toy store

On my 8th birthday I finally got the gift I’d waited half a year for.

Every Saturday morning, during cartoons (because of course in the dark ages that’s the only time they came on) I would salivate like one of Pavlov’s dogs listening to the announcer talk about this toy in his dulcet tones. The fact that, in the comfort of your own bedroom, using nothing but a 60-watt light bulb you could bake a cake in a mini metal tin was fascinating to me. I would not rest until I had my own Easy Bake Oven.

It was light blue and pretty. I used it everyday for about a week before the novelty wore off. Now, forty years later, I can safely say, I hate cooking. I hate baking. I hate even passing through the kitchen on my way to another room. But it doesn’t stop there. I hate every single, friggin’ thing there is about domesticity. I derive no pleasure from ironing and it would be impossible for me to care any less about laundry that piles up or dishes in the sink. Poor Buff.

I was always a tomboy, more comfortable in jeans and, save a few gender specific toys like the aforementioned Easy Bake Oven, I was generally running around our “hood with the boys and baseball mitts. Occasionally I would don the long dresses and hats my mom would pick up from the Salvation Army and role play with the other kids but it was far more exciting scraping the metal tips of my vintage heels on the pavement and watching the sparks fly, praying you wouldn’t trip on your too long evening gown or have an errant spark set it on fire. Yep, even then, I was bucking convention and needless to say, my parents were never really big on enforcing gender stereotypes.

I had it pretty good with parents who let me be free to be me and this was back in the 1970’s remember.

One would think things would be even better 40 years later, but over the weekend I read a terrific post on the blog site, 7Wonderlicious, talking about the horror show that is the modern toy store. Oh boy!

The writer headed to Harrods, the iconic London toy store in order to do research for her own product and was repeatedly hit over the head by gender roles and society specifications. The store targets the under eight crowd and as such, everything for girls is pink, shiny and sparkly. There is nail polish, jewelry, make-up and the like as well as some frighteningly sexualized dolls. The boys sign however is blue and the floor is devoid of things like a stove and other “woman’s work” tools. It takes until nearly the end the writer’s trip before she finds a doctor’s outfit in the girls’ section.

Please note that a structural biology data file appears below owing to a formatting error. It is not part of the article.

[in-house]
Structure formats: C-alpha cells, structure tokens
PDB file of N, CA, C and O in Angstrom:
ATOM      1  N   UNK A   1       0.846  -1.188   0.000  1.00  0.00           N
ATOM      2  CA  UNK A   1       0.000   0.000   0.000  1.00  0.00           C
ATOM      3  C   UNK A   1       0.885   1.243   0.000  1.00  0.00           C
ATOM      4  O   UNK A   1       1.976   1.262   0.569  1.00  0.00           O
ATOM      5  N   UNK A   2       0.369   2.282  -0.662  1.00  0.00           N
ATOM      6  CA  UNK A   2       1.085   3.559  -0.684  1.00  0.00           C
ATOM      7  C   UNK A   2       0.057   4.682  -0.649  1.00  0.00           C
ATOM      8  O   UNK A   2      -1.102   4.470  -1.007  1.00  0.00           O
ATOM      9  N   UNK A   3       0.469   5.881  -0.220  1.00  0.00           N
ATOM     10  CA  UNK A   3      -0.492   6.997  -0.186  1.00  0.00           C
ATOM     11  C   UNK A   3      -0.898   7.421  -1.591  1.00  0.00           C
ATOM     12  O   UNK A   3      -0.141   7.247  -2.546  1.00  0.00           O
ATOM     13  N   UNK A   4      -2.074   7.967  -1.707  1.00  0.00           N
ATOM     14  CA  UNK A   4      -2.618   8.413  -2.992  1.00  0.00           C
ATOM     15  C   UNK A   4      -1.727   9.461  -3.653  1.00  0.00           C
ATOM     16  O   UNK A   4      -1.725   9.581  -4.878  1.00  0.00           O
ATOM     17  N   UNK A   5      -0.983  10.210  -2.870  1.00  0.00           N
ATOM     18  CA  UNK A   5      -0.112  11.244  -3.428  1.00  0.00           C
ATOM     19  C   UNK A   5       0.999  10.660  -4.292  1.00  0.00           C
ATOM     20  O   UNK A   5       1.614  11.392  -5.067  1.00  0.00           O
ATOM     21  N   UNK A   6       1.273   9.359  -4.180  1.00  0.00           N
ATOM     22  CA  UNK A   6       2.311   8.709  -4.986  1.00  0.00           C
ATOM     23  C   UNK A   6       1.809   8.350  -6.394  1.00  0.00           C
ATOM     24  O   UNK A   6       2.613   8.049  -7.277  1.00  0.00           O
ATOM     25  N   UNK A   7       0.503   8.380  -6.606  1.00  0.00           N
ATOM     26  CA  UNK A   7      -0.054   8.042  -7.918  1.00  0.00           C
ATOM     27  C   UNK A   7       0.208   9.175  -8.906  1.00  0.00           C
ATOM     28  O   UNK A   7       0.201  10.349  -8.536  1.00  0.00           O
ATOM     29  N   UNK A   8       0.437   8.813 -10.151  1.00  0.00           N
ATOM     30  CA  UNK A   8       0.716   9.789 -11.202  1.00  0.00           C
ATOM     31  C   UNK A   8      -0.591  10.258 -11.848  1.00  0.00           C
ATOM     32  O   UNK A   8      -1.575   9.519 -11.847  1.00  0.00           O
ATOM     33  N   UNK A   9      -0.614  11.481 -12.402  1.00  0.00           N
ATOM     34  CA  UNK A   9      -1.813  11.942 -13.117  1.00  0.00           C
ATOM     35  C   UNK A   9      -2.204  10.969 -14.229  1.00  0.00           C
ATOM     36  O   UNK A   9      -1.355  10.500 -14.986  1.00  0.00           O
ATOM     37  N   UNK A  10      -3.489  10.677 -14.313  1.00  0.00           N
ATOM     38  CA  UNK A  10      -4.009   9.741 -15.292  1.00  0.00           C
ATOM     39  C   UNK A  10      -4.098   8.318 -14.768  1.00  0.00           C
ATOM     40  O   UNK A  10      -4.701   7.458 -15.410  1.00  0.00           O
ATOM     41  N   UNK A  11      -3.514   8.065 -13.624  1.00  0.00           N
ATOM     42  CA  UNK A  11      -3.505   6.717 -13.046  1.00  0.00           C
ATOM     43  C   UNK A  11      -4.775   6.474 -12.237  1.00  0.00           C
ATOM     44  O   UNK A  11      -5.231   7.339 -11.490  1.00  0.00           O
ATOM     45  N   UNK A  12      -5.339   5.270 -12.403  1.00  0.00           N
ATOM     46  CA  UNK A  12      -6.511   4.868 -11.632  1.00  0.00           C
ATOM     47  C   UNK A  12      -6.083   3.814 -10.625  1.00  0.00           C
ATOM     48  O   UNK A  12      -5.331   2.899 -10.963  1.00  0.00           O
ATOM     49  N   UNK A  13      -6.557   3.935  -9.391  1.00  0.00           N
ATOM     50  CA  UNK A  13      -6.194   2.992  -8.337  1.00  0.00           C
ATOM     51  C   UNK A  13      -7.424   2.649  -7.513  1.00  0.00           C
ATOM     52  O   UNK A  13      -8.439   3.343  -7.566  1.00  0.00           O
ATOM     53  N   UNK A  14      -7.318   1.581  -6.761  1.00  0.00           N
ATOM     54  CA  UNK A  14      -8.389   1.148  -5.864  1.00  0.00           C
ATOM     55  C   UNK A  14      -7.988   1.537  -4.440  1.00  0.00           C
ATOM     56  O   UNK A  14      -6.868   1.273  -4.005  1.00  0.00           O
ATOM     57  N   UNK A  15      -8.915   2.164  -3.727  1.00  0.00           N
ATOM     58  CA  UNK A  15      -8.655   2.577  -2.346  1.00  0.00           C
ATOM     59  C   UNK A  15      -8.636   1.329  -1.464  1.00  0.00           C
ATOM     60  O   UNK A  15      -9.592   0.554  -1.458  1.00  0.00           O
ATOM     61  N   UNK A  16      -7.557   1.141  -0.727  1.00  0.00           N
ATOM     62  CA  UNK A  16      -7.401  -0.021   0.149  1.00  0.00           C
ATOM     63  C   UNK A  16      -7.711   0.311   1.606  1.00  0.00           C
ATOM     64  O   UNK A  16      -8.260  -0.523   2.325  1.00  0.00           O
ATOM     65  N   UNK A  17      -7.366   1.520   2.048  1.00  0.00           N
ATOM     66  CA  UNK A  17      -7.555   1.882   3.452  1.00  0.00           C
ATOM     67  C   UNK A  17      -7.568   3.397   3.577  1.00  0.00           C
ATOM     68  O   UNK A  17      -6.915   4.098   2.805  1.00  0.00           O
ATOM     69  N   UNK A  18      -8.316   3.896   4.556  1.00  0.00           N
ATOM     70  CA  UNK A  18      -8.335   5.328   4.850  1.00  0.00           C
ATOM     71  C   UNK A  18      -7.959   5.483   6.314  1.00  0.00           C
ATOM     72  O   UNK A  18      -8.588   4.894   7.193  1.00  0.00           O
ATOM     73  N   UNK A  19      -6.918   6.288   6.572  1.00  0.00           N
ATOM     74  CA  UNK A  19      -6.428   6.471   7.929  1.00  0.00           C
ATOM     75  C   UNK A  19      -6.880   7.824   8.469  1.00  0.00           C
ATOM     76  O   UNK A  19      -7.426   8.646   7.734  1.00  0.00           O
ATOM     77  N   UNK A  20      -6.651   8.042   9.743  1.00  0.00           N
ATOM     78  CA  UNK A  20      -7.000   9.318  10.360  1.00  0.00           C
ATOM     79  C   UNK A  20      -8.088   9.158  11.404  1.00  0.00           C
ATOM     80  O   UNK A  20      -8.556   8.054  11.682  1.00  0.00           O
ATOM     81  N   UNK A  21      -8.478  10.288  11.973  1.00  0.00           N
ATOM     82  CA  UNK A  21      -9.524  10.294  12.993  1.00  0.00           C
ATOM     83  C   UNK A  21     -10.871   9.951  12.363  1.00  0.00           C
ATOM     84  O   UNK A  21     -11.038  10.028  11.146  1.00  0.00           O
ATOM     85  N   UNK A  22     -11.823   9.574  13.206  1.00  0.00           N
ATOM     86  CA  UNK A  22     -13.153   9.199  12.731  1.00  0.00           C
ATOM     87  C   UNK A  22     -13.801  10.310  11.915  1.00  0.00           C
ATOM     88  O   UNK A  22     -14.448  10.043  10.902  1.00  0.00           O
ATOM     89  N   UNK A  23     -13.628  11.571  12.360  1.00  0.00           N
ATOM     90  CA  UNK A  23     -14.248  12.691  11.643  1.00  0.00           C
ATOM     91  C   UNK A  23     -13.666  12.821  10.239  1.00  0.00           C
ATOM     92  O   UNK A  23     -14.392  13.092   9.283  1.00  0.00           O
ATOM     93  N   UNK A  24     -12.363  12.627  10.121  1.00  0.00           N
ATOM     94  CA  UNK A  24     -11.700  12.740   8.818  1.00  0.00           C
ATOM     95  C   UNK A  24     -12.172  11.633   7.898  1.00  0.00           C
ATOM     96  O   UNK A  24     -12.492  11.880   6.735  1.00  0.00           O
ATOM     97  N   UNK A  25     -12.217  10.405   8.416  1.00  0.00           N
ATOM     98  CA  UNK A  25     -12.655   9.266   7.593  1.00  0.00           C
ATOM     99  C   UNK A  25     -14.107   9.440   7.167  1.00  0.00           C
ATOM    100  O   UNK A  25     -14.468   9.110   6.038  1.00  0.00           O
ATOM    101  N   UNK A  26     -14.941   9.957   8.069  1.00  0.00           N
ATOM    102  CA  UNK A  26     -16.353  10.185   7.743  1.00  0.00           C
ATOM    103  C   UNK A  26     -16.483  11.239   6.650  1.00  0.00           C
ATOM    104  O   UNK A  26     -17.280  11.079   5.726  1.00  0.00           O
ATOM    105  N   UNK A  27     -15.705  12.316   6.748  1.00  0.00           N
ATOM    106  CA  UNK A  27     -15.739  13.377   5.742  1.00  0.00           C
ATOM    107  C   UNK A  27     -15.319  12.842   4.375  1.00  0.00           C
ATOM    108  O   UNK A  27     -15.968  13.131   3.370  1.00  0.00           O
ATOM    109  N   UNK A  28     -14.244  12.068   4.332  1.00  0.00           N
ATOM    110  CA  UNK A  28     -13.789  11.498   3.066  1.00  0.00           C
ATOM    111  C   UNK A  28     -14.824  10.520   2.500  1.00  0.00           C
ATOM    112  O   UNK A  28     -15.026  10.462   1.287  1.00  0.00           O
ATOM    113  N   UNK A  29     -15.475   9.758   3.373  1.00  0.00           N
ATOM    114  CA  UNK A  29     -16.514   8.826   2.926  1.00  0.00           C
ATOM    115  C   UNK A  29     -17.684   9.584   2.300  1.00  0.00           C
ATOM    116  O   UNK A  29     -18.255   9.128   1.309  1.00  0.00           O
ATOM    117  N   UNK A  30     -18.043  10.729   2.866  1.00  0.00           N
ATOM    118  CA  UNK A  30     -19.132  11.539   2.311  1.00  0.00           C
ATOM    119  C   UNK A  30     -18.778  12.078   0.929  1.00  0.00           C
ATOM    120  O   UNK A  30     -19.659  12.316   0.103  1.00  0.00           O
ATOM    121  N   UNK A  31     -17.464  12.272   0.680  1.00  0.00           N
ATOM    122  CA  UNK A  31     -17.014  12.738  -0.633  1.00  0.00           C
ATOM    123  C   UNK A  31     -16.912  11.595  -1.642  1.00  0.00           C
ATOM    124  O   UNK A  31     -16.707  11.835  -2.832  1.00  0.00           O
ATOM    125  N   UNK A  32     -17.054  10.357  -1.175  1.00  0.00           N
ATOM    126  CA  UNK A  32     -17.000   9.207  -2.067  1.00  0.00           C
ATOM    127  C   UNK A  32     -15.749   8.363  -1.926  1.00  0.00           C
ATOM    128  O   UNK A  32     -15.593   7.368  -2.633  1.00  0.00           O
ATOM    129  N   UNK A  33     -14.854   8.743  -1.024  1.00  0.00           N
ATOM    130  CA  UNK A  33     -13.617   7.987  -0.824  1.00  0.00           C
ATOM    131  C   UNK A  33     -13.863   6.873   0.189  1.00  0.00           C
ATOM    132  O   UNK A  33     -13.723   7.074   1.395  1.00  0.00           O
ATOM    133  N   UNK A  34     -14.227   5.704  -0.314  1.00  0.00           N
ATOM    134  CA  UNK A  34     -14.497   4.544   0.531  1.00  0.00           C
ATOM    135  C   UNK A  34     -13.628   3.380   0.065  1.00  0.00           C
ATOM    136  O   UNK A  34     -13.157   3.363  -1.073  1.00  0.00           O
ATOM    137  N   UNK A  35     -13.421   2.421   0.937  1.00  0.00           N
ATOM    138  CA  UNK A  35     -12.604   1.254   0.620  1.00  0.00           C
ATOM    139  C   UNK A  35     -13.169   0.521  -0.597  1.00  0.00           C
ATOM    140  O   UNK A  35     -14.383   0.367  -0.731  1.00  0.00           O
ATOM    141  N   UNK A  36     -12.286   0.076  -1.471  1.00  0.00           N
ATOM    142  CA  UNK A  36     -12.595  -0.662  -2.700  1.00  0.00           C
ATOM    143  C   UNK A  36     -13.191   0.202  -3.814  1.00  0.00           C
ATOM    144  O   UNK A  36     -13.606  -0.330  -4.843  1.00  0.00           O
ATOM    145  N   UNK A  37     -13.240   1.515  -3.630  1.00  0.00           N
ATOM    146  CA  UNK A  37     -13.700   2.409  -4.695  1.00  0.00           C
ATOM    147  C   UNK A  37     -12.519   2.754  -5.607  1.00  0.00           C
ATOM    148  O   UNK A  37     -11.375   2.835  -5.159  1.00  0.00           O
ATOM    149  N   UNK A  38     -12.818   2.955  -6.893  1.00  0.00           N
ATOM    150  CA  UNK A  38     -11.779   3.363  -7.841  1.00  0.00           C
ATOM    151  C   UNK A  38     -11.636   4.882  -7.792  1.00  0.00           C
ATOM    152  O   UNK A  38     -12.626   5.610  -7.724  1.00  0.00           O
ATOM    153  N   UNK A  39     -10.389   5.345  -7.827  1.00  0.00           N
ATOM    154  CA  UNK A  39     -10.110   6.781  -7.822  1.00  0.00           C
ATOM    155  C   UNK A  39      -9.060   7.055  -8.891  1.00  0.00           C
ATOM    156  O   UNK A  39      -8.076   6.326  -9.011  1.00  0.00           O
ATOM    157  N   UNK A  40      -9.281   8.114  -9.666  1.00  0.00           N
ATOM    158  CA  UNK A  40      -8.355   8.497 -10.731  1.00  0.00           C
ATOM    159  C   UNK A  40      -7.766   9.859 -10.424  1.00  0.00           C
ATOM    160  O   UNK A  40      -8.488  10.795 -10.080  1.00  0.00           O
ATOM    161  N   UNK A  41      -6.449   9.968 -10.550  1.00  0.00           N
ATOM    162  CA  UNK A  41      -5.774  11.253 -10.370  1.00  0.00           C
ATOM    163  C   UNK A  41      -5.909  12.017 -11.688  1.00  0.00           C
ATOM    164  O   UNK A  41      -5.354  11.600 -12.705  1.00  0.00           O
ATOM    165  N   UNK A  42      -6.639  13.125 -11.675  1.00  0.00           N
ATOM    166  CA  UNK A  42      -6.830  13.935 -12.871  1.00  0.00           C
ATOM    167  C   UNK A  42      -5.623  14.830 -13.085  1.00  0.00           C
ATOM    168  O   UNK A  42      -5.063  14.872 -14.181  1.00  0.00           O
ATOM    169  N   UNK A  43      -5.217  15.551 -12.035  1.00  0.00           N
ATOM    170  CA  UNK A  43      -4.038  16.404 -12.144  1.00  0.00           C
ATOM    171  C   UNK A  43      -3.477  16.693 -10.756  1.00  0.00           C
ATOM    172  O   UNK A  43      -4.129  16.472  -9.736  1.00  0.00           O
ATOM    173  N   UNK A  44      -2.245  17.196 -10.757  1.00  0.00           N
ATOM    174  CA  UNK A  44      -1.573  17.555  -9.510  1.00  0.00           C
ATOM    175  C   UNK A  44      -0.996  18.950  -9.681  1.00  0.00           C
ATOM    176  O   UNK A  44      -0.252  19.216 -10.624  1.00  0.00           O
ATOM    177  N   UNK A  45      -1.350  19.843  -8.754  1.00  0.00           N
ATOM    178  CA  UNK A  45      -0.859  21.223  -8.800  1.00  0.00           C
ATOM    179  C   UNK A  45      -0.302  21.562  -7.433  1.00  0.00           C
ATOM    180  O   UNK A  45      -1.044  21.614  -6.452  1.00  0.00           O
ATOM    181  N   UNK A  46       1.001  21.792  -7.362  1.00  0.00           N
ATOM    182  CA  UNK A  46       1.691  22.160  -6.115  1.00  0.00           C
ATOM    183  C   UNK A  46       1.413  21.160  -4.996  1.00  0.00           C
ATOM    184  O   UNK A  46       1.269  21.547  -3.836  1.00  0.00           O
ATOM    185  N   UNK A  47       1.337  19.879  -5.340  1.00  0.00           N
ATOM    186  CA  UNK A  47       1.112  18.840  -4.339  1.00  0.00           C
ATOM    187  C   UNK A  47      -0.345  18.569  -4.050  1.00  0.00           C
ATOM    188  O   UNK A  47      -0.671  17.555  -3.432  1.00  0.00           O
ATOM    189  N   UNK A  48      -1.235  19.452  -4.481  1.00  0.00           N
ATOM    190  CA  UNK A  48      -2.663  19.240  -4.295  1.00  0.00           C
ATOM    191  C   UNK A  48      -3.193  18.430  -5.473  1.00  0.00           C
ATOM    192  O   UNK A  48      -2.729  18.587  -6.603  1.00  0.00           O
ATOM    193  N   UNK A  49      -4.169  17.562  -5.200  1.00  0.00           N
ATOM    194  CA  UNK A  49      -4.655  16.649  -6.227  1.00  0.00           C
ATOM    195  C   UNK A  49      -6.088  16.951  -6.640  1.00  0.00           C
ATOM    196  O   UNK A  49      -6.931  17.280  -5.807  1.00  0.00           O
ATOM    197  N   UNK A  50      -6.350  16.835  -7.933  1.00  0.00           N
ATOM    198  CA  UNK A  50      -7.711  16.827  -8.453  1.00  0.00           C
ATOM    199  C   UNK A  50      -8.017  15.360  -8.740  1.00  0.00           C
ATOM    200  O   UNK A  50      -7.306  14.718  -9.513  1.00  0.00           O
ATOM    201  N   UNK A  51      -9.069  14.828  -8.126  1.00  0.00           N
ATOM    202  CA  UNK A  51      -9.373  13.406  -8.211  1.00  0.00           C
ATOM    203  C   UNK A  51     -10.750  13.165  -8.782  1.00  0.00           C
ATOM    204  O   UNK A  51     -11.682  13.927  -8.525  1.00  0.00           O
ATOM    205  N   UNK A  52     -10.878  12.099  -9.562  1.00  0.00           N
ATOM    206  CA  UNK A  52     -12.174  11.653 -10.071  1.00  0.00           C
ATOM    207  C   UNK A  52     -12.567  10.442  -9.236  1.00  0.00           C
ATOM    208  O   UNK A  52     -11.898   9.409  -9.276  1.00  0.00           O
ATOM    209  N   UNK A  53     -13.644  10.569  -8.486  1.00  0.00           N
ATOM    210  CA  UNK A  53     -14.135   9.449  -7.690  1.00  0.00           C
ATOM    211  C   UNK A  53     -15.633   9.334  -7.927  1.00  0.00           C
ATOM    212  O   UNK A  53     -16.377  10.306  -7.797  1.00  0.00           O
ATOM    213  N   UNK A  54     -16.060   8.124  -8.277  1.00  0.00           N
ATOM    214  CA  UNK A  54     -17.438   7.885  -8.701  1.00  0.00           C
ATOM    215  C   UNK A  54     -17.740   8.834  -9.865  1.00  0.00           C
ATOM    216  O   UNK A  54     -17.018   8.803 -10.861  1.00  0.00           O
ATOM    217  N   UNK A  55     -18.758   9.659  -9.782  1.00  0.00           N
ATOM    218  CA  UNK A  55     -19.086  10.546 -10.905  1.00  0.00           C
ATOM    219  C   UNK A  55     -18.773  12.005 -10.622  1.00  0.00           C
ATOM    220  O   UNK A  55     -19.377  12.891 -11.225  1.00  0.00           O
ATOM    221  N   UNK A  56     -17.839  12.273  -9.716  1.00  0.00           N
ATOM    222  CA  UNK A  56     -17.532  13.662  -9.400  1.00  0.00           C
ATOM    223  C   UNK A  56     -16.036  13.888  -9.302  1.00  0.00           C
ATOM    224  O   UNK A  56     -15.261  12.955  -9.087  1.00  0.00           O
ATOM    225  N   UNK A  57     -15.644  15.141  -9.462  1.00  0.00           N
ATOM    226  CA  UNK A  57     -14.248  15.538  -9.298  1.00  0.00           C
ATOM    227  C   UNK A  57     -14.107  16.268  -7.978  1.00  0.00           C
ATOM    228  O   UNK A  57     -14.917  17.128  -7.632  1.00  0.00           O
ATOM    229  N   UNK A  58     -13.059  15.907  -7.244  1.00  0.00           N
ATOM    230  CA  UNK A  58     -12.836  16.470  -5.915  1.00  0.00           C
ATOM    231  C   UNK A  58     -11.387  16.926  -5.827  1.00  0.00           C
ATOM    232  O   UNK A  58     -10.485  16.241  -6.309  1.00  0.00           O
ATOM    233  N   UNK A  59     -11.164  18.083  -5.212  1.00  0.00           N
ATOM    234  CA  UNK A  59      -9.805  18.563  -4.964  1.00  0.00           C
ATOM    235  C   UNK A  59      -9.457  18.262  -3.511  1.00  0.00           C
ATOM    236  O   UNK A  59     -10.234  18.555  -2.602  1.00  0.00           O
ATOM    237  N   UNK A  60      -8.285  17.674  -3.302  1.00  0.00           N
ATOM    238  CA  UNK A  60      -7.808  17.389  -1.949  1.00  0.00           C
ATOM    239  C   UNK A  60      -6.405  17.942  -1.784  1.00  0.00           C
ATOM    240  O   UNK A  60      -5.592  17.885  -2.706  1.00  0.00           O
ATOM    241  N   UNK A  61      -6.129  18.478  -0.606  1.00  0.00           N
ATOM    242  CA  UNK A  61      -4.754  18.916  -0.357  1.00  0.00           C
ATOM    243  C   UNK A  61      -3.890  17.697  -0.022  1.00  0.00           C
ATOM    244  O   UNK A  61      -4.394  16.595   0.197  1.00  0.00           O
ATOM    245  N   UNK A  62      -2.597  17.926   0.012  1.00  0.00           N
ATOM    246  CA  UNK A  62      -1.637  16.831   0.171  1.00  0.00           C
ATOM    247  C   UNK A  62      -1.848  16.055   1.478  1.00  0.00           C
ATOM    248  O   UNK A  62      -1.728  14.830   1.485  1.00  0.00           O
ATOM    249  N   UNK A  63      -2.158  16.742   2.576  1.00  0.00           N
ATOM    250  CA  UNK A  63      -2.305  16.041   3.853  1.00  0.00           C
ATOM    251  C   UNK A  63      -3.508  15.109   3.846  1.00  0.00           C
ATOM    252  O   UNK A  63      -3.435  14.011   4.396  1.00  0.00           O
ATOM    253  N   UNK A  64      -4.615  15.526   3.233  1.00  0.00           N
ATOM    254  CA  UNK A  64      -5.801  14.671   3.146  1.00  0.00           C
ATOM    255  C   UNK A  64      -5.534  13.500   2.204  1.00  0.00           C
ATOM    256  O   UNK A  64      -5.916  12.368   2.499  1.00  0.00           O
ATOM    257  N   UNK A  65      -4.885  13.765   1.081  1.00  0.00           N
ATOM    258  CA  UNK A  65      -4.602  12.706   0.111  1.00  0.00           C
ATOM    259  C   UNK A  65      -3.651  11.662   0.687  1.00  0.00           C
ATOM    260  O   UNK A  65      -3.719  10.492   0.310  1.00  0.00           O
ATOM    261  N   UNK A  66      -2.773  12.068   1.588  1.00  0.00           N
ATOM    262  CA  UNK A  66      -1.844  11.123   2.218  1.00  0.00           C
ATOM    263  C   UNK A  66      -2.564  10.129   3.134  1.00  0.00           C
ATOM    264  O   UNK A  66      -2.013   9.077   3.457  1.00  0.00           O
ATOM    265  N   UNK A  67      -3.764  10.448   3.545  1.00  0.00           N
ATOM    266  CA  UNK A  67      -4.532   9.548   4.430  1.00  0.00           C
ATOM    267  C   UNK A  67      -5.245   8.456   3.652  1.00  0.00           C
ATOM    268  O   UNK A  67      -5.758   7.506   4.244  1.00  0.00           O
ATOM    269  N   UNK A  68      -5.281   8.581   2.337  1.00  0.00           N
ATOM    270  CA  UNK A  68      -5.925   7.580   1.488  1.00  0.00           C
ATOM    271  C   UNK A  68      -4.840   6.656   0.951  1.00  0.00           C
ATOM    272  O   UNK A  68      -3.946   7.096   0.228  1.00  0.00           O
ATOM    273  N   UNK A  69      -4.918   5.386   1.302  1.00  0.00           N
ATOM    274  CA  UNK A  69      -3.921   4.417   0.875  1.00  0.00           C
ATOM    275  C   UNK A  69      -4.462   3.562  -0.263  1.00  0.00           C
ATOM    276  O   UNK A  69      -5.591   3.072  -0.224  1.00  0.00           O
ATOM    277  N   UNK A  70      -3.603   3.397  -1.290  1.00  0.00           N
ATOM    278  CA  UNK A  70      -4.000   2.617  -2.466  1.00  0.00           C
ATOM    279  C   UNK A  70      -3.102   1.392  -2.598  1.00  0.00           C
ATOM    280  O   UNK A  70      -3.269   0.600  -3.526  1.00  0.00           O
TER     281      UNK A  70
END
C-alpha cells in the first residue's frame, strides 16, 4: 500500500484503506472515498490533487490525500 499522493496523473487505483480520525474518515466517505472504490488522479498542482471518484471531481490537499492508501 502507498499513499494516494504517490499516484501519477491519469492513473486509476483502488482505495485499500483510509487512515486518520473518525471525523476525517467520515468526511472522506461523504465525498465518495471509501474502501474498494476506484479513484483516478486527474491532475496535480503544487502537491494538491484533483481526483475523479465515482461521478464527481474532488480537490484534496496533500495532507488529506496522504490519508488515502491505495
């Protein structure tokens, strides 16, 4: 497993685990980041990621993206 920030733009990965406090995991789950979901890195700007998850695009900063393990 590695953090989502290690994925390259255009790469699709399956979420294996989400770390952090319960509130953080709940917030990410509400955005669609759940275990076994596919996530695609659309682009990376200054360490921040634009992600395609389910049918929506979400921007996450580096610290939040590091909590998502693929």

Okay I would like to think that had I gone into a store like that with my precious little girl in her stroller lined with a plush, flowery printed pattern, most likely pinks and purples but possibly pales greens and yellows, I would be outraged; appalled enough to turn my buggy right around and head on out the door. But I’m slightly ashamed to admit I probably would not have done that.

Now before you castigate me, know it was probably not ALL my fault. I gave birth to an adorable baby girl; even when she was a few days old, my own mother said to me, “It’s like having a living, breathing baby doll, isn’t it?” And she was right. Casey reminded me of my Betsy Wetsy, only her pee was yellow and didn’t smell like water. She had the most delicate fingers (and still does) and curly hair that was made for bows.  When Cole came along a few years later, there was just an inherent difference between the babies. When I held them, he seemed thicker, sturdier more rough and tumble compared to Casey’s more delicate bone structure. And no that was not my imagination. Casey naturally gravitated to sparkly, frilly, shiny things the way Cole did, dirt.  As soon as Casey could articulate it, she made sure I knew everything had to have lace on it.

Where am I going with this? I guess I’m trying to say that I’m not entirely sure that some of Casey’s attraction for all things girly came from expectations that her father and I may have unwittingly placed on her. I do just think she was hard-wired to like more girly things. But I do not believe her love of the frill and her wanting to be, say a doctor, are mutually exclusive.

Do I think that Harrods, and all of those who traffic in the narrowly defined areas of gender need to cool it? Without question; I can think of no good reason girls need to be walloped with the make-up, beads and nail polish as they walk in the door of ANY store, the implicit message being to value external beauty instead of internal smarts.  But by the same token, I don’t think boys should have to go out of their way to find things like a play stove. They’re gonna want to eat as they get older, aren’t they?

I guess this is one of those issues for which there is no clear and easy answer. As I said I’d love to think I’d be so offended I’d turn and hustle out of the store. But more than likely I’d help Casey pick out a polish and hair bow that looked best on her. I’d make sure it was durable though, so as to keep the curls out of her face while she was performing life-saving surgery. If that’s what she chose to do.

But what about you? Are you offended by the obvious gender breakdown of the typical toy store? What toys alarm you most? And how would you change of redesign today’s playthings if you could?